In the next “scene,” Chuck and I were somewhere where there were lots of pastries. Two pastry shops side by side, actually. And, again with the cinnamon rolls. They were absolutely huge. There were thinly glazed ones with lots of butter and there were the ones with the thick white icing. Apparently the one I got from my boss wasn’t enormous enough, so I had another.
Then I noticed that Chuck was finishing off his second one, so I asked if I could have another, also. “That’s not fair. You got two,” I said.
“We have to leave now,” he responded.
“Well, can’t I at least have a sugar cookie, then?” I asked.
Whoever said you don’t dream in color should have been in my dream last night because those sugar cookies were absolutely glorious with their pink and blue frosting.
It was one of those nights where I woke up feeling guilty–as if I had really eaten two of the most gigantic cinnamon rolls I had ever seen in my life. No calories consumed, yet I still woke up feeling ashamed and guilty, just as I used to (and still do sometimes) after I quit smoking. In my mind I wake up to thoughts of “Why would you do that, Dirinda? After thirty-four years of not smoking, why would you want to throw that all away and light up again?”
The treadmill stopped on me yesterday morning after only two and a half minutes. I may have been able to coax it along for a few minutes at a time until I got my twenty minutes in, but I wasn’t patient enough–and I was more than willing to use it as a good excuse not to continue.
Yesterday evening, though, Chelsea came into the living room and asked if I wanted to go for a walk to Willow Creek and back. When we got outside, we opted to just walk the streets of our neighborhood under the shelter of the shade trees.
It wasn’t the most strenuous exercise I had ever gotten, but, by the time I was through panting and sweating, my Fitbit registered twenty-two minutes of rigorous activity.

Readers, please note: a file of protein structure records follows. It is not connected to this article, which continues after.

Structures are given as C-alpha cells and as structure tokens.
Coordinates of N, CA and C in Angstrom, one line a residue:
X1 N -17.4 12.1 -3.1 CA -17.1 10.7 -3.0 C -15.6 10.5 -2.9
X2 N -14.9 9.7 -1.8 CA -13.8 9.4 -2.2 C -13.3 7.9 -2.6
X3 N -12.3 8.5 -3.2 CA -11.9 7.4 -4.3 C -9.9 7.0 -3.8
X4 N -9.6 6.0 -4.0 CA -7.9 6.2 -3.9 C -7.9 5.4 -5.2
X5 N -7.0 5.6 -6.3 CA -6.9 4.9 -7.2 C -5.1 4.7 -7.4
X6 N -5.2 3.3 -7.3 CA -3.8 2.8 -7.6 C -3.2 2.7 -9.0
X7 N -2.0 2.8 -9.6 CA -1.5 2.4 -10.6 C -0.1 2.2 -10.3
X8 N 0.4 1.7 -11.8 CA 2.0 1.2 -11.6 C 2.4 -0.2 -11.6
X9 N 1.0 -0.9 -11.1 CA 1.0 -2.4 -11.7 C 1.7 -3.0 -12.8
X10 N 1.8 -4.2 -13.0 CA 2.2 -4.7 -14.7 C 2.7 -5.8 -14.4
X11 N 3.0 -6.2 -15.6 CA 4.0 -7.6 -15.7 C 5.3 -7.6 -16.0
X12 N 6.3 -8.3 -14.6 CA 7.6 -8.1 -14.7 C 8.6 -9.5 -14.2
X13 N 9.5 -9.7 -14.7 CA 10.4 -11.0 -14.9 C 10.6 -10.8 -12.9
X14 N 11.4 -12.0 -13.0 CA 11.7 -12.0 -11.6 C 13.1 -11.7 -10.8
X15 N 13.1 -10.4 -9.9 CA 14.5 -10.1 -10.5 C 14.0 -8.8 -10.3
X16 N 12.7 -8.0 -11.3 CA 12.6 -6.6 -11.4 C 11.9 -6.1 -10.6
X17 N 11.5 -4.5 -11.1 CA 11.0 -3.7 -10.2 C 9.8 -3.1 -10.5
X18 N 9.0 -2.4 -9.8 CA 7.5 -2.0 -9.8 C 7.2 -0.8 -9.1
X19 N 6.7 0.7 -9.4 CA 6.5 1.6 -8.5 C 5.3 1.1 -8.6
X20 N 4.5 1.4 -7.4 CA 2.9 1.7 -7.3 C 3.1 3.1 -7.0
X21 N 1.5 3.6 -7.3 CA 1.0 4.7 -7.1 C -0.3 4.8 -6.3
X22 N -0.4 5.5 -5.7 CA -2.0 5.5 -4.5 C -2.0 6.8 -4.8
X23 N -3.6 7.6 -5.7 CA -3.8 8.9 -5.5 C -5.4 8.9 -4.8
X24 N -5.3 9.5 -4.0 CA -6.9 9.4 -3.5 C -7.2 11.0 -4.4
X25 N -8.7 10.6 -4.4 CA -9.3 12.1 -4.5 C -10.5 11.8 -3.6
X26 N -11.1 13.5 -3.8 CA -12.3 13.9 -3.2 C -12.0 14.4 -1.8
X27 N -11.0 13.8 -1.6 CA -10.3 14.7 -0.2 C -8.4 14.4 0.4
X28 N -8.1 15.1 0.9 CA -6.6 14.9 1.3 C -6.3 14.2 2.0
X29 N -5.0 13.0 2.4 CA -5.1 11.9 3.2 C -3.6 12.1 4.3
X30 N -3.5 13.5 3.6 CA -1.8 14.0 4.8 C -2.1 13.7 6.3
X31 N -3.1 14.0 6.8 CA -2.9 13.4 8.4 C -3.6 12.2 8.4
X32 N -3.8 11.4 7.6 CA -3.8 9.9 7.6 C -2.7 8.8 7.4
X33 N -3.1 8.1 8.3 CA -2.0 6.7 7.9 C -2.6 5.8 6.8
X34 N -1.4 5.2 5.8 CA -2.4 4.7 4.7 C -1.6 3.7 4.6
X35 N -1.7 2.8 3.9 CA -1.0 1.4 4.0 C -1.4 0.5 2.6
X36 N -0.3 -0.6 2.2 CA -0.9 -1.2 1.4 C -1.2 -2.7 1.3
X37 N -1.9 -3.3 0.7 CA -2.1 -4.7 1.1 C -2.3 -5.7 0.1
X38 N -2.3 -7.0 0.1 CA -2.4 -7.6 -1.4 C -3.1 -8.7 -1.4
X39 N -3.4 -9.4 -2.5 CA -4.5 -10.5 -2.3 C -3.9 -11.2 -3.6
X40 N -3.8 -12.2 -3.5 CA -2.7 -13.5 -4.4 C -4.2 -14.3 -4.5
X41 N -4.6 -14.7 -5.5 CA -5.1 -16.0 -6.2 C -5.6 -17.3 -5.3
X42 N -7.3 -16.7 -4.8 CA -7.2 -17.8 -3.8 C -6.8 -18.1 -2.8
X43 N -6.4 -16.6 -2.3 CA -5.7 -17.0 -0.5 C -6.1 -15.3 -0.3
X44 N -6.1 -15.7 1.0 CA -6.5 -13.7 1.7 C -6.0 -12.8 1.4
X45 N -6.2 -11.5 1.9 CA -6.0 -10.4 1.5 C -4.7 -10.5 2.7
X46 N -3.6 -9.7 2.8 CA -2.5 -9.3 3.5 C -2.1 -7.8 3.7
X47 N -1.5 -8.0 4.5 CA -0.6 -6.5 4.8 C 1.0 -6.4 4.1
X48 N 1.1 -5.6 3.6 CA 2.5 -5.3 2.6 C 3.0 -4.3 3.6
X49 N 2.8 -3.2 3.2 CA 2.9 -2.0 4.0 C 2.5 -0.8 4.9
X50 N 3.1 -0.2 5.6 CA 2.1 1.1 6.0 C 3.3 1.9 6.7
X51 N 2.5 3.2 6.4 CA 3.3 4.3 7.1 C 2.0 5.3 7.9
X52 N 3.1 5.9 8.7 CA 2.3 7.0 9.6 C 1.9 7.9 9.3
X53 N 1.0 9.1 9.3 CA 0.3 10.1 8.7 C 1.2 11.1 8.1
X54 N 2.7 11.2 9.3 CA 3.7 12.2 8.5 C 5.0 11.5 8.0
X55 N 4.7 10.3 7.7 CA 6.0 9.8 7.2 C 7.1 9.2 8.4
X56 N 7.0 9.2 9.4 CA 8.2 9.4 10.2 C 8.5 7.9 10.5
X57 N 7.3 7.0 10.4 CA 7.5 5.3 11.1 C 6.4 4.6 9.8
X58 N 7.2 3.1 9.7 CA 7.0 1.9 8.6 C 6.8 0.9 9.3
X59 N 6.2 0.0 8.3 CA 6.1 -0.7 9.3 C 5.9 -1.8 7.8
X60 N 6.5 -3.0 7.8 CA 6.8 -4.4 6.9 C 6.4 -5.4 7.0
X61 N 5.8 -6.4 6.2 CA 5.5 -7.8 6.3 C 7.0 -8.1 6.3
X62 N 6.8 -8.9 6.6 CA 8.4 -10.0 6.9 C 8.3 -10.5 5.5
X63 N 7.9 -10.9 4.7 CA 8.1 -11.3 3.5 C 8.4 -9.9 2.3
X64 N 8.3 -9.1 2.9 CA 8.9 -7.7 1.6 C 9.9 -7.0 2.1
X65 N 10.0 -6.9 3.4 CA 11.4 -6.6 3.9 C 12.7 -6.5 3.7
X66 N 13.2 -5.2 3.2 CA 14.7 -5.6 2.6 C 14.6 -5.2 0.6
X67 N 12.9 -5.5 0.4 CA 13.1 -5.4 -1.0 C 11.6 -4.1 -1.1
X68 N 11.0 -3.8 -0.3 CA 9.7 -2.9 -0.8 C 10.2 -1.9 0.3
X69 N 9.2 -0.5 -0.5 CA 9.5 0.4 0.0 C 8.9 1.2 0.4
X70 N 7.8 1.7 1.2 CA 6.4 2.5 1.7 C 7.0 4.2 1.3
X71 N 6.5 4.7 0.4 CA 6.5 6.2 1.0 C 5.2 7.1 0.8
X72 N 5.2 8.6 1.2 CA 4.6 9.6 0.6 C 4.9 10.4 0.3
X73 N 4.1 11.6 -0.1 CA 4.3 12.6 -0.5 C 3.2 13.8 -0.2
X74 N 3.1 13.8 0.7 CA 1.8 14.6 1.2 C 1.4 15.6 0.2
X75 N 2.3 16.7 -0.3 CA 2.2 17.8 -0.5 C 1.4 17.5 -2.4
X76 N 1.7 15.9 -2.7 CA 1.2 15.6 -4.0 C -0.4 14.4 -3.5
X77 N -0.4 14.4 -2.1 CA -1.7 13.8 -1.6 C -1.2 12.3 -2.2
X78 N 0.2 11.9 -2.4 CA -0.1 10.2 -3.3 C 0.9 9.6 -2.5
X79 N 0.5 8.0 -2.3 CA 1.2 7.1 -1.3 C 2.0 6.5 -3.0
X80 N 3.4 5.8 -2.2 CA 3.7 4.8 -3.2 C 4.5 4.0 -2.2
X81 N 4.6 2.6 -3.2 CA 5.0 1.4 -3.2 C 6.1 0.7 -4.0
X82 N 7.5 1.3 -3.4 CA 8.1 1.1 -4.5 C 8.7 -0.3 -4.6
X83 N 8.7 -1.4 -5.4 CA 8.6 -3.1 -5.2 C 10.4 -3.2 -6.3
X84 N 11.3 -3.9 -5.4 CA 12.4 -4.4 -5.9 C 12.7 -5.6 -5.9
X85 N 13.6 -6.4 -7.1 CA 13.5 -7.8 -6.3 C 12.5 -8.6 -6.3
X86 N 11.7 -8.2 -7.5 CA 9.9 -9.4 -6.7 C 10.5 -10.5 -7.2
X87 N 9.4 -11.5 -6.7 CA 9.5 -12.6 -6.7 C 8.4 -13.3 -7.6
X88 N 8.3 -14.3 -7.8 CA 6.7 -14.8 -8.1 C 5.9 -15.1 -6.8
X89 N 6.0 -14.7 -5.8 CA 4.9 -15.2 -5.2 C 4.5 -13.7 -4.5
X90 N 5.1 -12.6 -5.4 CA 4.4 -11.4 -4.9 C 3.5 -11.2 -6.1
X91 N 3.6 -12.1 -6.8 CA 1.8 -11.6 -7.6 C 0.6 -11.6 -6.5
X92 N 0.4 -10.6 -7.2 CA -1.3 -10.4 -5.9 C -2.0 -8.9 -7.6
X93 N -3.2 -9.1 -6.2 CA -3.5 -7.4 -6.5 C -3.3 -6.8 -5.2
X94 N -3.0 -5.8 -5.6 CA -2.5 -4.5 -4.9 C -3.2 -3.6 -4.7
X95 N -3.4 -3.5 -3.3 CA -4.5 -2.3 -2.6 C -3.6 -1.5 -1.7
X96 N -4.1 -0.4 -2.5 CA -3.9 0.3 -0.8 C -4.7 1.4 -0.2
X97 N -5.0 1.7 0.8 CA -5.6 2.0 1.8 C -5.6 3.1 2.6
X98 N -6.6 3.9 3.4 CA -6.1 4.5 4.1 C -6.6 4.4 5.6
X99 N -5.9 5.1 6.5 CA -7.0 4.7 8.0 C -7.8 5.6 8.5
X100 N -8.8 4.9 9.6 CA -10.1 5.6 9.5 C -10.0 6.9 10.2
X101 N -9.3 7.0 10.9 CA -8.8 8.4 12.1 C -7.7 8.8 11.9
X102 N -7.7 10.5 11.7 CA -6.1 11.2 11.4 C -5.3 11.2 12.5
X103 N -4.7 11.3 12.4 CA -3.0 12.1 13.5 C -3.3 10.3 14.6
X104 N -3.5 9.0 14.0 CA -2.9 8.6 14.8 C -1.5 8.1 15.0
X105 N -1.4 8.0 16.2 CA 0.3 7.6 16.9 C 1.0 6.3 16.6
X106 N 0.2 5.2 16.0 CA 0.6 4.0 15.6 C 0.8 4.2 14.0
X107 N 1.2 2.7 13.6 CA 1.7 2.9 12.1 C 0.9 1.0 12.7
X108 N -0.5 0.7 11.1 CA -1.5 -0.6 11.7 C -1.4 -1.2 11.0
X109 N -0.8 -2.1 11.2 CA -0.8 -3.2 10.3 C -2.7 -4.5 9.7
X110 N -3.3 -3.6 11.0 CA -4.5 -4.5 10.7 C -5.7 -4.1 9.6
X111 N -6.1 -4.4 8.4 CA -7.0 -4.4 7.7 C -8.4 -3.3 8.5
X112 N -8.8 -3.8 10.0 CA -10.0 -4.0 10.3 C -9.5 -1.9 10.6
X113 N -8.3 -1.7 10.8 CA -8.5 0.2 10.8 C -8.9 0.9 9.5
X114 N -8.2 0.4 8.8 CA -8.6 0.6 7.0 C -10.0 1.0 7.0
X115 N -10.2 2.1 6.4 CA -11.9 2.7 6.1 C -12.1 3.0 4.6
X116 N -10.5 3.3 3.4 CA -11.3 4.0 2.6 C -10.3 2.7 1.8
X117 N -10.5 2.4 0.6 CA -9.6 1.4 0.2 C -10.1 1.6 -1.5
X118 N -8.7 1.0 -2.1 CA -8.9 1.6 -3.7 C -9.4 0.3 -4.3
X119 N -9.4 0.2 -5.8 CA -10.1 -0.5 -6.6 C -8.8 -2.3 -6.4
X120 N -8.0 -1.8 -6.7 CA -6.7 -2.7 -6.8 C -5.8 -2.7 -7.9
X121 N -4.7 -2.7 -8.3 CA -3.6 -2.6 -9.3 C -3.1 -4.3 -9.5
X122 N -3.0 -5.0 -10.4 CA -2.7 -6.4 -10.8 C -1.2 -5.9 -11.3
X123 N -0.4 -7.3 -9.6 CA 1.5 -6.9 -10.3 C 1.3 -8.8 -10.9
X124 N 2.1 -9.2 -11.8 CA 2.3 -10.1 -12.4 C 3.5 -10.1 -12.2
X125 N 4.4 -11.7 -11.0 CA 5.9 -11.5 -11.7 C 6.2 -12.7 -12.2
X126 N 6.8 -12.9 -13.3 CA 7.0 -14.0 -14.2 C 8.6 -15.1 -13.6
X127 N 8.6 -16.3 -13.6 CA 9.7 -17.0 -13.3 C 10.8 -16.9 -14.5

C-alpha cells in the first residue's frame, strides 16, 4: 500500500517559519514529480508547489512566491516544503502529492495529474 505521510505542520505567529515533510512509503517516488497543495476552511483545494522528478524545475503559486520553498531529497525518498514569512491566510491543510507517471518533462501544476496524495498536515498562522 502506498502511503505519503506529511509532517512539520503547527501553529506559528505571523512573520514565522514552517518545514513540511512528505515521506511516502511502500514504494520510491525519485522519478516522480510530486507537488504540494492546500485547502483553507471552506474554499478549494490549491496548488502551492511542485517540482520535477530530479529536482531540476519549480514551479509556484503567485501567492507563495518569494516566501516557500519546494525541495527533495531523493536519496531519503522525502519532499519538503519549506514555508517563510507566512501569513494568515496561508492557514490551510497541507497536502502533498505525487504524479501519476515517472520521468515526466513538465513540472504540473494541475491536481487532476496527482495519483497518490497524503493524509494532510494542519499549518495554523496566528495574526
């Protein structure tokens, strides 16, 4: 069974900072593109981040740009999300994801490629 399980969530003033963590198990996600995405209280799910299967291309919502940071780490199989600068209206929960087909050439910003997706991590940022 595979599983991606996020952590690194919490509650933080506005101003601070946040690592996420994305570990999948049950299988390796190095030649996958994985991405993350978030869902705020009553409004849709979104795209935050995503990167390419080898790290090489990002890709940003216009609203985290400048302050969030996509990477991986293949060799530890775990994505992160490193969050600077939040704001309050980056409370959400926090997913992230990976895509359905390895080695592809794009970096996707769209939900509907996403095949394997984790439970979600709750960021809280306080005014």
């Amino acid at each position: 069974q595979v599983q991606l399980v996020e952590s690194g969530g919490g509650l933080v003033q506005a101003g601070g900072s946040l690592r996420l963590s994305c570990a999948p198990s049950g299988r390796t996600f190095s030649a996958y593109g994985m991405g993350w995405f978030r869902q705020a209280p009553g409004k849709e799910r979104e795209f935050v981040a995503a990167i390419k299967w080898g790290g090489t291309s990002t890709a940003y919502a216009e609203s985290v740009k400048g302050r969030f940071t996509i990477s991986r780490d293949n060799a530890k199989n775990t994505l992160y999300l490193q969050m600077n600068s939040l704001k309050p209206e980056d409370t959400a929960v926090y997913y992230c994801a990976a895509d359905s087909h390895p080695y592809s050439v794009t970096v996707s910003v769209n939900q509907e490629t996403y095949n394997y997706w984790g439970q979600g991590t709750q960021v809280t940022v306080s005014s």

When Chuck got home from work last night, he mentioned that we were going to have to order a motor for our treadmill and both start using it. It is no fun getting old and becoming stiff due to lack of activity.
Let me just say that first day in Mall of America was excruciating: at least it was when it was time to walk to the car. I had decided that my feet would hurt no more if I took big steps as opposed to small steps and I would arrive faster–until my knee started hurting, too, and then I could hardly move at all. I couldn’t bend my left leg, so there I was hobbling stiff-legged through the rest of the mall.
People were looking at me. No doubt they were thinking, “Look at that poor fat lady. She can barely move.”
Right across the bridge of my foot–is that what you call it?–where my toes connect to my feet was quite painful. I was telling a friend about it on Friday, and she said her feet are the same way. She told her husband that it felt like she was being crucified, like there was a big nail going through her feet.
I told Chuck it feels like the blood vessels that lead to my toes are clamped off.
He said, “But we know that’s not true, because your toes are still pink and healthy-looking.” Even if they are numb and feel like blocks of wood in my shoes, at least they still look pretty good.
I didn’t buy my stars for my progress chart yesterday, but, thanks to the recommendation of a dear reader, I did order the book, Full: Food, Jesus and the Battle for Satisfaction on Amazon yesterday. Amazon lets you begin reading your book right away, so I started right in. So far, I’ve loved what I’ve read and can’t wait for it to arrive.
I will keep you posted! Thanks to everyone else who left a comment or recommended a book that was helpful to you! I plan to check them all out!
I hope everyone had a better day yesterday and is having a better one today! Thanks for stopping by for a visit!